Nintendo used to design Super Mario levels on graph paper


#1

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#2

Folks with rom dumps and emulators have been doing level hacks for years.

This is a Tool Assisted Run (TAS) kaizo Mario – basically if they die, they ‘rewind’ the emulator and try again till they get it right.

There’s a Super Mario World map hack that actually plays itself, which is pretty impressive to watch:


Have you seen THIS?
#3

Considering the technology of the time and the size of the maps it was probably the best way to see it in one big picture so may as well start the basic design that way as well.


#4

Really? That’s awesome. I did the same thing in middle school making drawings in BASIC. We did mostly low res, but we did one cool high res project where I drew the out line of an F-16 and had a Top Gun-esque choose your own adventure where it fired a missile. I think the assignment was just to make a picture, but I had the short game, animation, explosion sound, and a low res medal at the end.

Too bad when I got to a real programming language I lost interest.


#5

Years? It took them years to come up with the idea of a level editor?


#6

Thank you! That was awesome.

If you think you’ve seen it all, you haven’t seen it all.


#7

I used graph paper to draw a diagram of all the levels in zelda so I could beat it. (There’s all these invisible doors that you only find by pressing on every wall and bush… which can get confusing if you dont have a map). I wonder what I did with that map… hm.


#8

This was 1985. Computer graphics was nowhere near today’s level. MS-DOS was used by nearly everyone who didn’t have a VAX or was stuck with CP/M.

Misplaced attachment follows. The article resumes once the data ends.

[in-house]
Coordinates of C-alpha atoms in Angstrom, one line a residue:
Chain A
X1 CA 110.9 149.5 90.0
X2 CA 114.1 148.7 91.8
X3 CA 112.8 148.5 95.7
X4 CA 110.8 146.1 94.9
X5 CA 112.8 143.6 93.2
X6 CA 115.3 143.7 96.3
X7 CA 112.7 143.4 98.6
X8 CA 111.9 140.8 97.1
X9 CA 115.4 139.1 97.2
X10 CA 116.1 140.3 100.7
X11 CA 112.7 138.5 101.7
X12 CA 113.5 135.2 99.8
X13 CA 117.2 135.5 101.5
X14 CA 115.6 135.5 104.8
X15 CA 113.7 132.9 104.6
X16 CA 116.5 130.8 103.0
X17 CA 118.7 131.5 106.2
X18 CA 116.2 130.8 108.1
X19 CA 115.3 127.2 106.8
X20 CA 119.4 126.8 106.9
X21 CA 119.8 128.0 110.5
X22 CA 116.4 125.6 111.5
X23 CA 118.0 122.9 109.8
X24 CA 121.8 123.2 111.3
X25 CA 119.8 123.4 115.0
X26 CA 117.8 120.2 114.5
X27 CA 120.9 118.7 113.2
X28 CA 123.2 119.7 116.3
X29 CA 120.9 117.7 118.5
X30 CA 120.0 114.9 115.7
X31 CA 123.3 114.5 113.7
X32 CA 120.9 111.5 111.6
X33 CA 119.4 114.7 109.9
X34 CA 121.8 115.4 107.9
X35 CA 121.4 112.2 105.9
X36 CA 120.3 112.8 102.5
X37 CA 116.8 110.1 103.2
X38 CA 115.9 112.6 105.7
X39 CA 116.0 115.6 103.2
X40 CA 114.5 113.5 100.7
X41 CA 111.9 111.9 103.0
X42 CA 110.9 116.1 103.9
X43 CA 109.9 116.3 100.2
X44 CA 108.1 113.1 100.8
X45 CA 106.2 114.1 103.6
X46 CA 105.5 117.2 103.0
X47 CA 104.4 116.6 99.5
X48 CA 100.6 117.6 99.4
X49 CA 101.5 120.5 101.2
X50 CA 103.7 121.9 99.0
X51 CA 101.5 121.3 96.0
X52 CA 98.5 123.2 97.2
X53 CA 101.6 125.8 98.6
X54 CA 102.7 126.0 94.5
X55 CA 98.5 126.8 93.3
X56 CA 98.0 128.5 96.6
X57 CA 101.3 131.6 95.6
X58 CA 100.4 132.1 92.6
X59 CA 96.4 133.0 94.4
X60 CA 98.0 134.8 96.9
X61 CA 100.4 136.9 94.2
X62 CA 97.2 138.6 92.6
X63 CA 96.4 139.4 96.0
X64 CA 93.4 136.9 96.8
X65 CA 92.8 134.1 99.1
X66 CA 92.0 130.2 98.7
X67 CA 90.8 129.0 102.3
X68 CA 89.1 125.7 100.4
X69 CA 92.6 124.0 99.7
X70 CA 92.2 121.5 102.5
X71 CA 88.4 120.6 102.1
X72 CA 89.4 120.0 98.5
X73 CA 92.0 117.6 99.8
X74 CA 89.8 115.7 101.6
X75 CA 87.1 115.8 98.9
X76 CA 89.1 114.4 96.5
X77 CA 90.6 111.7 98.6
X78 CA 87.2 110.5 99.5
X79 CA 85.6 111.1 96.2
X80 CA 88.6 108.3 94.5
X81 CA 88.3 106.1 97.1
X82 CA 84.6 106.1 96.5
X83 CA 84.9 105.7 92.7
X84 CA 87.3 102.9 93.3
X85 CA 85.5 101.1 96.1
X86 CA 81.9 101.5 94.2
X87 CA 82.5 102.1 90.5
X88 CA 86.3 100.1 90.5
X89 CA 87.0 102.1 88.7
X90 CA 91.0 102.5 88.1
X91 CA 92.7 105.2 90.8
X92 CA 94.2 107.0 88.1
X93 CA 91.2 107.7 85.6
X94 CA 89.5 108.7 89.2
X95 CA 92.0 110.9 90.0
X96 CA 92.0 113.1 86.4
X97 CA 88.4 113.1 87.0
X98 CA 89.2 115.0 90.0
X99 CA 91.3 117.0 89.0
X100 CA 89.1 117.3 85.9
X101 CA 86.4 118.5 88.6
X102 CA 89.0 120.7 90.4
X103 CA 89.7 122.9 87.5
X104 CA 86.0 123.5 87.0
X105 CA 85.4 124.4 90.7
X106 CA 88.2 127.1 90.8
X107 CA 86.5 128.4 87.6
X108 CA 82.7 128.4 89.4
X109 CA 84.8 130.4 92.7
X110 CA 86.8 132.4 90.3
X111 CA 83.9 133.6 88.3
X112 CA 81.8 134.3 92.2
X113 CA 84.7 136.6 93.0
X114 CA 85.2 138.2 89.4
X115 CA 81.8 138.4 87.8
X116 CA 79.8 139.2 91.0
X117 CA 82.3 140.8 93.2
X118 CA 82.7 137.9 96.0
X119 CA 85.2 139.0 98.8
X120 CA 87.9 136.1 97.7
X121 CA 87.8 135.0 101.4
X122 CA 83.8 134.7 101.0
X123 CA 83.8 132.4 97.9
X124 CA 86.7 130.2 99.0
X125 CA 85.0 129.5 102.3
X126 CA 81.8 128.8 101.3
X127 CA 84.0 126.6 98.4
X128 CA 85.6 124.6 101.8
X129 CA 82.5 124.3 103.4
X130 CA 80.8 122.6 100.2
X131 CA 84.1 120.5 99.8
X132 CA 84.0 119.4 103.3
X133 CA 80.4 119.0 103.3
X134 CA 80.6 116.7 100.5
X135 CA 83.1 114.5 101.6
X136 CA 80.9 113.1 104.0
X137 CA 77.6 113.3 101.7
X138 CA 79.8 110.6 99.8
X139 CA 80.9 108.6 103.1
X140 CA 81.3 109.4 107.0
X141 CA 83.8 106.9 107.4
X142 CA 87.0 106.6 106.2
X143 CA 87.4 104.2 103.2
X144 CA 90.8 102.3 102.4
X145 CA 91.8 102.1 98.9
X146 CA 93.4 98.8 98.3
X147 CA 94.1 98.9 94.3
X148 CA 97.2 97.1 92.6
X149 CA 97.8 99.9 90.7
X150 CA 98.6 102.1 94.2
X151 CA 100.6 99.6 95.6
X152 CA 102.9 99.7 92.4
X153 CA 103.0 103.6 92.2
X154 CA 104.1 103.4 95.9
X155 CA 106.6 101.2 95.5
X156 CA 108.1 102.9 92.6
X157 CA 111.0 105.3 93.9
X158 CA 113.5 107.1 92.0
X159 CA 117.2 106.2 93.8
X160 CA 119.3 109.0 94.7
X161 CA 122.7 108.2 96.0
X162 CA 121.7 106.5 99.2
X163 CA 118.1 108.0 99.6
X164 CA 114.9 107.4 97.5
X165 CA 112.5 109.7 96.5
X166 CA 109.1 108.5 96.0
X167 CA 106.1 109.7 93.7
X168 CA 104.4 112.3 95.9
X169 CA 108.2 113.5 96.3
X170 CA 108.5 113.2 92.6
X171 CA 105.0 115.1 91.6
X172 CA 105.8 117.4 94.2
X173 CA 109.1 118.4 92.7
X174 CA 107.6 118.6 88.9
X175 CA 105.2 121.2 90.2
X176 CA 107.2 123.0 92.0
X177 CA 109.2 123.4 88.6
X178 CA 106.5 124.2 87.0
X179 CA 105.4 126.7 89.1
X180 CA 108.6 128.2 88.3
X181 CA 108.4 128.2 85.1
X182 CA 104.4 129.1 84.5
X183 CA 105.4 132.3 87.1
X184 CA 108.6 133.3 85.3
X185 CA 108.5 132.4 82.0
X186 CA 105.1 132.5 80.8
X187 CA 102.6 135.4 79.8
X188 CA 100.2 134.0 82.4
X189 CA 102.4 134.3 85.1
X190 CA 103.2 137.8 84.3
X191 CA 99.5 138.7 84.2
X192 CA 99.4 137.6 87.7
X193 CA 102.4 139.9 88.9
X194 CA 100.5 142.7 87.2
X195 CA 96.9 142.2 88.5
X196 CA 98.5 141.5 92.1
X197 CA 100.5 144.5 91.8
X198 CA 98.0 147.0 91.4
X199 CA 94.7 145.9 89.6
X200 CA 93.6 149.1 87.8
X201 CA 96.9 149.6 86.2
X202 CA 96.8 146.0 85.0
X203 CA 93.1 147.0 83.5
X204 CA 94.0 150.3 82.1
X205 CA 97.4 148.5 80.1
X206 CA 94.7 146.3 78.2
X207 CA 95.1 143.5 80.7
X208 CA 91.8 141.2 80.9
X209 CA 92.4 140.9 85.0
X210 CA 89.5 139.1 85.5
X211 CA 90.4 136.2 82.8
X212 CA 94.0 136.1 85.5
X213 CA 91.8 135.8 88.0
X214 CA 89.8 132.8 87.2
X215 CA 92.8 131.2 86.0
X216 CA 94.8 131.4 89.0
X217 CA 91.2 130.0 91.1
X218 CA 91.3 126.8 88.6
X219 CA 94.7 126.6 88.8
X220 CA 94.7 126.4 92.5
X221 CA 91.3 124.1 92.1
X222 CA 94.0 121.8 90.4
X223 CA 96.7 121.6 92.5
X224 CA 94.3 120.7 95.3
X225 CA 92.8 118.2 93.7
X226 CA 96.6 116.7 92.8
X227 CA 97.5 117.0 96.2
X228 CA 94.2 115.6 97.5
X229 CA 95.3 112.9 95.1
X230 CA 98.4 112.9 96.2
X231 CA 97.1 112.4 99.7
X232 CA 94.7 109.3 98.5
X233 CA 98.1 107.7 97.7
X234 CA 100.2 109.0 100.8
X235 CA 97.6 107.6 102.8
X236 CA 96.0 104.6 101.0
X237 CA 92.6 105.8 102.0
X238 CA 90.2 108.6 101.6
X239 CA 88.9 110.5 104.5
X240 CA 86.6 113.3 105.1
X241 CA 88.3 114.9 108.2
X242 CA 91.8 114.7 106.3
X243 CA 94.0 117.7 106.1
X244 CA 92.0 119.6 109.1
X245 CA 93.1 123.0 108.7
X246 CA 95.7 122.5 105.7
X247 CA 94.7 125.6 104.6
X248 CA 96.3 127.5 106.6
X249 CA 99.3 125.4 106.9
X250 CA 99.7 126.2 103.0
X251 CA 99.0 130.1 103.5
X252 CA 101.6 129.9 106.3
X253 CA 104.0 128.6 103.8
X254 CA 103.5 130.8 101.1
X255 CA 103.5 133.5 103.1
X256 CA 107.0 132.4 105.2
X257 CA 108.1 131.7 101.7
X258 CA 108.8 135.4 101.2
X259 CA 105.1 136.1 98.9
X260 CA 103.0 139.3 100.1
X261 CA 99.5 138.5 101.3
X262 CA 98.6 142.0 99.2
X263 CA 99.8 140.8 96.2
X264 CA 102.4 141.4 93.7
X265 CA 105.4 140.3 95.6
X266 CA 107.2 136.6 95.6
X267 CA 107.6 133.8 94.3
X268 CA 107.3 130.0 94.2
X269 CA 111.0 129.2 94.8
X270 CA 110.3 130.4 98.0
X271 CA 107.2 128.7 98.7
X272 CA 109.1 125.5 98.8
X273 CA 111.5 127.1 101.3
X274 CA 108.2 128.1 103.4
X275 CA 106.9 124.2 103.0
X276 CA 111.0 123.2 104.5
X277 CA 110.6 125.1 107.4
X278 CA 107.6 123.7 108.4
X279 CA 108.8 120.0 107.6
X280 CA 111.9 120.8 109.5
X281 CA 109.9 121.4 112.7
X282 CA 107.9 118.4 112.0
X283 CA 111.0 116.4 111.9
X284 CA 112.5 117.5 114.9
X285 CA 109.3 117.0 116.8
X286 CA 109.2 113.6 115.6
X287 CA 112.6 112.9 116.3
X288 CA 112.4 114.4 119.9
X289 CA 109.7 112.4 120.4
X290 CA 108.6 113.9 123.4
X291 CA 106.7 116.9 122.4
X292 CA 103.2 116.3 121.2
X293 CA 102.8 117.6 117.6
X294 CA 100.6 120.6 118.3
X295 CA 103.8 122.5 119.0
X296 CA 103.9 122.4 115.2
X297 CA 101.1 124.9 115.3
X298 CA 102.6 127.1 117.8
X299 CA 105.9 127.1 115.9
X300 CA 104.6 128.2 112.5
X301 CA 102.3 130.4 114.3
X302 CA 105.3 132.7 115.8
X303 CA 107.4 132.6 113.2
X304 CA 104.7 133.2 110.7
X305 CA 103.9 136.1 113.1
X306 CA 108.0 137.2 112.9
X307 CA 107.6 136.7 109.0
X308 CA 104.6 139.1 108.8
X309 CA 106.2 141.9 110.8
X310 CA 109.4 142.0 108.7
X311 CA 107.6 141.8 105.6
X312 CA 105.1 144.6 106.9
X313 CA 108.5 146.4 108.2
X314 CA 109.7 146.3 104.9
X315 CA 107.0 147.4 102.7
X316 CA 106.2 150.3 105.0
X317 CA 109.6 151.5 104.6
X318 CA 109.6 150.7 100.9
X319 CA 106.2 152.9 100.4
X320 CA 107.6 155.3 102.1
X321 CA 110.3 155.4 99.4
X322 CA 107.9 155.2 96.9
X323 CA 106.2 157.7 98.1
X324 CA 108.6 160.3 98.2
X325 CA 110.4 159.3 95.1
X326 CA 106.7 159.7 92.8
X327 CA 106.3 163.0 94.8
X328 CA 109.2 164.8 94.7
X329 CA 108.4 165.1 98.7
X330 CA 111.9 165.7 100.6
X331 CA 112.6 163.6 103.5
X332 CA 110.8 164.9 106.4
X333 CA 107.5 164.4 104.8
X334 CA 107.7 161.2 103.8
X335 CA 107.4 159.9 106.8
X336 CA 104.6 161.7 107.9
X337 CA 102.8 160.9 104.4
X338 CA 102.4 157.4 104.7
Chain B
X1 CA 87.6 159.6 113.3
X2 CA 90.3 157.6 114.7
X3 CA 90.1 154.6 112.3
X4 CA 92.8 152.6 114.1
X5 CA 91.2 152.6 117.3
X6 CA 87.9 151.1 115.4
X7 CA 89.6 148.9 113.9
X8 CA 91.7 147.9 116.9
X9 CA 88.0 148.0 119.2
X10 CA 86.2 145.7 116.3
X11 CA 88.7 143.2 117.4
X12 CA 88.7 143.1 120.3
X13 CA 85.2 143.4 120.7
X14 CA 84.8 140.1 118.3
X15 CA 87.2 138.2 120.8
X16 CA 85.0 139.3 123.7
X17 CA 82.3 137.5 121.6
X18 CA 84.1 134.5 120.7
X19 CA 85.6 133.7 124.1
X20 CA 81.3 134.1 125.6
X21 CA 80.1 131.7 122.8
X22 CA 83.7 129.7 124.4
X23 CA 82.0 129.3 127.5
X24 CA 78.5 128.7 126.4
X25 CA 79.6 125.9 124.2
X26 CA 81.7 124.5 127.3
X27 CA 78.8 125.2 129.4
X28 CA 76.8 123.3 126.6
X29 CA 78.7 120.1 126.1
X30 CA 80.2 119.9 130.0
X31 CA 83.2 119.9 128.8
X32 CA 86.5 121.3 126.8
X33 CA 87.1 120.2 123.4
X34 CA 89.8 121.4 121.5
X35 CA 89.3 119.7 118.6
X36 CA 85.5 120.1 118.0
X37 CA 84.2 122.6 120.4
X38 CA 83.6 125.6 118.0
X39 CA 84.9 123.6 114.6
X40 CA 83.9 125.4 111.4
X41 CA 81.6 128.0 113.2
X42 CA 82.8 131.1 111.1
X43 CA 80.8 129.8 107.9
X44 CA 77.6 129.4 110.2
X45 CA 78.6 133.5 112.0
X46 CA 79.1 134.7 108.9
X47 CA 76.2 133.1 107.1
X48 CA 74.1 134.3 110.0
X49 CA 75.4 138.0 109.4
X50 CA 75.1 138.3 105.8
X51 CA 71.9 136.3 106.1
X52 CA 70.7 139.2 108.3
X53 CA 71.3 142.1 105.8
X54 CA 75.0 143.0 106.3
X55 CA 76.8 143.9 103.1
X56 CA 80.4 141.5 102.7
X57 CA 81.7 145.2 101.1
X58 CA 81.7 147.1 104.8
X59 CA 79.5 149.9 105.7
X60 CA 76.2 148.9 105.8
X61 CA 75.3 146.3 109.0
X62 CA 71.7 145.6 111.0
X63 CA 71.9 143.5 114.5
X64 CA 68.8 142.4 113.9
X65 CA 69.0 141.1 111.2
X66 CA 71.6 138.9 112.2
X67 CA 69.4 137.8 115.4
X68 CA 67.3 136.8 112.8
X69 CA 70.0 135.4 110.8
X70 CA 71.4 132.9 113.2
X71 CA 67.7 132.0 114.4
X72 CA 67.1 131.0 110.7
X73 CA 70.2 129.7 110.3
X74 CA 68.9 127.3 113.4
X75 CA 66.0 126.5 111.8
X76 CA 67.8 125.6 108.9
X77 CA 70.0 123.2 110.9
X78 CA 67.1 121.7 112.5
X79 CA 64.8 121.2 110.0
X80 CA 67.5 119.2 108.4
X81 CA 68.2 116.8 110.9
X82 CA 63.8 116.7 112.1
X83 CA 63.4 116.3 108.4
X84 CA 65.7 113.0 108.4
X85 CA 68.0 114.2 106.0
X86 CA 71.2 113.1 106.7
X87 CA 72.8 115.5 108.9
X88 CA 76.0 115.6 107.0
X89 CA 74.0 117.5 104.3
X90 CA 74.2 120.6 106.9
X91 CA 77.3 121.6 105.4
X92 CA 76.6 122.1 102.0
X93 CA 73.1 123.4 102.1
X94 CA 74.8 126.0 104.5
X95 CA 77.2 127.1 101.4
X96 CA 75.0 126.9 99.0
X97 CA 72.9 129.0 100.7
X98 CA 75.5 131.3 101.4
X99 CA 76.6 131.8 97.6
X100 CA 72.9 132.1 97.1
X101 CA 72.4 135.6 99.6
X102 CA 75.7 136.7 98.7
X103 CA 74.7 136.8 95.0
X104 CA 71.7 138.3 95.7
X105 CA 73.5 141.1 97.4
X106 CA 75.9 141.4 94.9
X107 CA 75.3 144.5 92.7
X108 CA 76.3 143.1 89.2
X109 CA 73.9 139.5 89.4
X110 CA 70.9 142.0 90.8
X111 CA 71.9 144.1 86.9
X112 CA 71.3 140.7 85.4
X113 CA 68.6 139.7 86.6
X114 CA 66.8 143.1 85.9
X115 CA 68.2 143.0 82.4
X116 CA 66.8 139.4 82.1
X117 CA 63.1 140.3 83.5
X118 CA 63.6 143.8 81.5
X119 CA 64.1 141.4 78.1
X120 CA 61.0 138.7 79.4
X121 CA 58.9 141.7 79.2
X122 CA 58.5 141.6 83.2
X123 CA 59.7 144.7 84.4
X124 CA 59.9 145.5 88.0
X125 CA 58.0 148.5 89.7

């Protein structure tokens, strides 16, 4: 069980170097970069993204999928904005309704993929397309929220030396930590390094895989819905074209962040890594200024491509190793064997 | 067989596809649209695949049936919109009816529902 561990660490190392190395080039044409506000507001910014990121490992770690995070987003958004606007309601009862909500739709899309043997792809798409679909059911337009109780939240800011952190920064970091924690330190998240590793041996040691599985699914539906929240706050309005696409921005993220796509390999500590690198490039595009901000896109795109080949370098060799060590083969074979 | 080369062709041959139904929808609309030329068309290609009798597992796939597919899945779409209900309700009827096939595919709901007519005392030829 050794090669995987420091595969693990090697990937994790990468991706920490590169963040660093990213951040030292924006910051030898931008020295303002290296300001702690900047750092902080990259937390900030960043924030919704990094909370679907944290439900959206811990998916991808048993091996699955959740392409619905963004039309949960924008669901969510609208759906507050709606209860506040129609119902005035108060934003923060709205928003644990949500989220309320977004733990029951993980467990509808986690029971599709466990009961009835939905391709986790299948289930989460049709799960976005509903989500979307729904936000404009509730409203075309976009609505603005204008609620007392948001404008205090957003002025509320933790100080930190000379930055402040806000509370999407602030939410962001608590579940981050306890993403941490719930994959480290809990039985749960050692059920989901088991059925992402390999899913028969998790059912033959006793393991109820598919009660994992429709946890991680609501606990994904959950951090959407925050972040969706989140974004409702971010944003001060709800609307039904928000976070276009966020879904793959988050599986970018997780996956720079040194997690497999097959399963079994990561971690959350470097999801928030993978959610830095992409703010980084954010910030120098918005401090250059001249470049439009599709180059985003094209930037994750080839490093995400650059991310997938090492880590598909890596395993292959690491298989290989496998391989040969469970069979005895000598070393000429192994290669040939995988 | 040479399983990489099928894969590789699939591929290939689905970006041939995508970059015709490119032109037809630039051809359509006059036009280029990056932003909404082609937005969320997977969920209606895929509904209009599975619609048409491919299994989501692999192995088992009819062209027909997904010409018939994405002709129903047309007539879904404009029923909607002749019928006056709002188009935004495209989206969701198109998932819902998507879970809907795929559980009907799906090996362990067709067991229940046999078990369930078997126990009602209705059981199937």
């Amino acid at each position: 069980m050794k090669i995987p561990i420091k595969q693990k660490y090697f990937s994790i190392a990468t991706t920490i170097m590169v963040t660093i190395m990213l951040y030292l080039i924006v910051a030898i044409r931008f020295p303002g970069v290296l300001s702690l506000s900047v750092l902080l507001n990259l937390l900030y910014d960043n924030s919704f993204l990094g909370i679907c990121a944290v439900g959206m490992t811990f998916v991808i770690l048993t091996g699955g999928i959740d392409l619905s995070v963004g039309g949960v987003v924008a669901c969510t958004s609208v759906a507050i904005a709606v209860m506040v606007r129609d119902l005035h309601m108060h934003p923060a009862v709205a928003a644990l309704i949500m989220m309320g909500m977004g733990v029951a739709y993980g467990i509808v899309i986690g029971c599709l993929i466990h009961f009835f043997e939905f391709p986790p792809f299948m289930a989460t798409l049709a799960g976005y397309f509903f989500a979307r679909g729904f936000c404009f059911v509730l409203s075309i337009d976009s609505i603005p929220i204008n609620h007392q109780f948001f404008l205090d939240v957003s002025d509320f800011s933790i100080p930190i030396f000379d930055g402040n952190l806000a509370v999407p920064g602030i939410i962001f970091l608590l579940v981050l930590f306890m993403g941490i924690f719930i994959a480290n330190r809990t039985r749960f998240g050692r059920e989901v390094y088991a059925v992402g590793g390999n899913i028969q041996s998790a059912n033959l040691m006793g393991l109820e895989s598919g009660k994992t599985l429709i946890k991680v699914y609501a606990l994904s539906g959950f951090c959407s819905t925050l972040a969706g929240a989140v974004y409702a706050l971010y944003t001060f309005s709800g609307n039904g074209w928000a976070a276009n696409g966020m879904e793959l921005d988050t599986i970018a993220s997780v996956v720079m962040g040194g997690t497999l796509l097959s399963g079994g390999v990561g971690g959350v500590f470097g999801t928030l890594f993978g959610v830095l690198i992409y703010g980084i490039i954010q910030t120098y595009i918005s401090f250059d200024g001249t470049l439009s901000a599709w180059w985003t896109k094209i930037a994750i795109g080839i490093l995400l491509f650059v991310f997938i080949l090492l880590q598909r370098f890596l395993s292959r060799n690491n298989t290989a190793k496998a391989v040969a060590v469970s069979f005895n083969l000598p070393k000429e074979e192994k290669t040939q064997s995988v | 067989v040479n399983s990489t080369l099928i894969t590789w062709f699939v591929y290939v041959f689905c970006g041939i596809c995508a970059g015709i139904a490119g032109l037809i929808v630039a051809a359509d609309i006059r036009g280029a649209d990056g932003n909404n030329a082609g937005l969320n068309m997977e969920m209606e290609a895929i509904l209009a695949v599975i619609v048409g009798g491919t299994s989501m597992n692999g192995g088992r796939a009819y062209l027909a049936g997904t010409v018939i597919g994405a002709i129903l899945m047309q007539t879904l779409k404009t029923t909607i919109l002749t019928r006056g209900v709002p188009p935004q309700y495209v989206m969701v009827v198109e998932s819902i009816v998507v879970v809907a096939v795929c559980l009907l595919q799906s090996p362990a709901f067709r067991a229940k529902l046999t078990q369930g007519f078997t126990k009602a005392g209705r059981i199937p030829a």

I remember designing printed circuit boards at that time by drawing the changes on paper printouts, then entering the changes into the CAD system (which our company made!) the next day. But we had a big pen plotter to draw the current state of the design.

The Mario Bros. code was all being cross-compiled to 6502 code on a development system. It’s not surprising that it took years to develop a graphics generator program for it.


#9

Maker needs to be able to reproduce this if I want to take it seriously.


#10

When you’re coding in assembler, you’re not really thinking in terms of high-level design interfaces.

(Besides which, they’d probably have to code the level editor in assembler too. That’s a pretty significant time investment compared to just jotting the level on paper.)


#11

Yow, I missed that detail. My experience of assembler is maybe 1 or 2 operations. Do they even call them lines of code? I can remember a PDP with eight toggle switches on the front, plus [ENTER].


#12

I would buy a book collecting these.


#13

IIRC the self-playing video originated from Nico Nico Douga years ago. I had been seeking a copy of the hacked ROM image myself to run it through a proper emulator for verification, but even original ROMs are tricky to come by. The music on that track was collaboratively put together, and there’s a version recorded with lyrics too.

I recall reading that the actual production required a small button push here and there to keep it going, and a bit of timing adjustments in the transitions to line up with the music, but I think that was already a second hand or third hand source. A good bunch of the text online talking about the video is in Japanese, and I cannot yet read Japanese. With the ethereal nature of content on the net, I’m not sure what survives to this day.

The TAS run obviously can’t be done in one shot. One effect of those TAS speed runs is that the final replay appears inhumanly flawless, but I’m sure there were tons of missteps along the way, and the “go back 100 cycles” button mashed often.


#14

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